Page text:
Radio Sport

Radio Sport is a New Zealand sports radio network and the talkback sister network of Newstalk ZB. It has commentary rights for most cricket matches and domestic rugby union games, NRL rugby league games, trans-Tasman basketball and New Zealand tennis tournaments; the network updates developments at golfing events, bowls tournaments and other sporting events. At other times Radio Sport plays hourly news and sports updates. Radio Sport began as Sports Roundup, a Radio New Zealand programme during the 1980s and early 1990s that provided live commentary of summer sports like cricket, it was broadcast on several frequencies around the country on a time-share with the AM Network on frequencies used for The Concert Programme. Sports Roundup was replaced with dedicated Radio Sport network through its privatisation of the sports commentary department in 1996; the station has been targeted at male sports fans since its outset. As Newstalk ZB's sister network, Radio Sport has provided all sports news coverage for the Newstalk ZB news service carried by Newstalk ZB, Classic Hits FM, ZMFM, Radio Rhema, Radio Hauraki, Southern Star and Life FM since its inception.

Unless the network is taking live commentary from a sporting event, Radio Sport simulcasts Newstalk ZB Monday-Thursday 19:00-20:00 and weekends 6:00-9:00 and 12:00-18:00. Radio Sport consists of nationally broadcast international sports programming. Local opt-outs are limited to some seasonal programming. Radio Sport provides a sports-based news service, produced in house, updated at regular intervals; the Country'Early Edition' presented by Rowena Duncam Monday-Friday from 5am until 6am from the Dunedin Studios featuring highlights of the 12PM show and a cross to the Radio Sport Breakfast team. Radio Sport's programming is led by its breakfast programme. Since 2017 the breakfast programme is Radio Sport Breakfast with Kent Johns, Nathan Rarere and Marc Peard from 6am until 9am; the programme features News and Sport Every 30 minutes. Until 17 July 2008 the programme was presented by ONE News sports presenter Tony Veitch, but Veitch resigned from his roles with Radio Sport and ONE News after allegations that Veitch assaulted his girlfriend in 2006.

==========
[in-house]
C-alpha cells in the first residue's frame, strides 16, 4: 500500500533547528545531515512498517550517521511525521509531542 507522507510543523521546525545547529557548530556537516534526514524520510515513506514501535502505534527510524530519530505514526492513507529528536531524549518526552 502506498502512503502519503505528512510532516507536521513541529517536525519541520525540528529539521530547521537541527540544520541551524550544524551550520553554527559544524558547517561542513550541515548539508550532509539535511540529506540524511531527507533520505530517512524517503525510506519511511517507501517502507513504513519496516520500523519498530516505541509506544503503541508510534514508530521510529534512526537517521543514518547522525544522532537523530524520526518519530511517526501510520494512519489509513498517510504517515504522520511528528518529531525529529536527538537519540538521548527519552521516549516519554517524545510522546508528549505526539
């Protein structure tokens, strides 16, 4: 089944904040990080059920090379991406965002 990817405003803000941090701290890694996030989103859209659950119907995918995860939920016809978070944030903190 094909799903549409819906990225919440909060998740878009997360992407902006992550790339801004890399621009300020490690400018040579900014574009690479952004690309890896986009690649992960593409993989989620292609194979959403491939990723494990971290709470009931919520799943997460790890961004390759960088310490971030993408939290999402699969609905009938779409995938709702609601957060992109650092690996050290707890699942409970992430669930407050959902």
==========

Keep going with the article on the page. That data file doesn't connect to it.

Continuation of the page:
Veitch confessed on 8 July 2008 that such allegations were true, at a press conference and resigned on 17 July. The vacancy was filled by former drive-time presenter D'Arcy Waldegrave, with former New Zealand cricketer Mark Richardson as his co-host. Richardson was joined by Andrew Mulligan joining him in late 2013 to host the Crowd Goes Wild Breakfast. In 2015 it was announced that Richardson was to leave the show in the middle of that year, with former New Zealand cricketer Simon Doull to take over as co-host a fortnight after Richardson's departure; the Crowd Goes Wild Breakfast remained on air until the end of 2016. Radio Sport Mornings is hosted by Jason Sam Hewitt; the 9-12 slot was filled by veteran sports broadcaster Brendan Telfer until 2013. From 2014 experienced sport broadcaster Martin Devlin took over the slot after being shifted from sister station Radio Hauraki. In mid 2018 Jason & Sam took over; the show features regular correspondents and talkback, it contains light hearted segments based on TV game shows, sport matches predictions & a comical, lighthearted look at the weekends sports presented in a 1950s BBC style.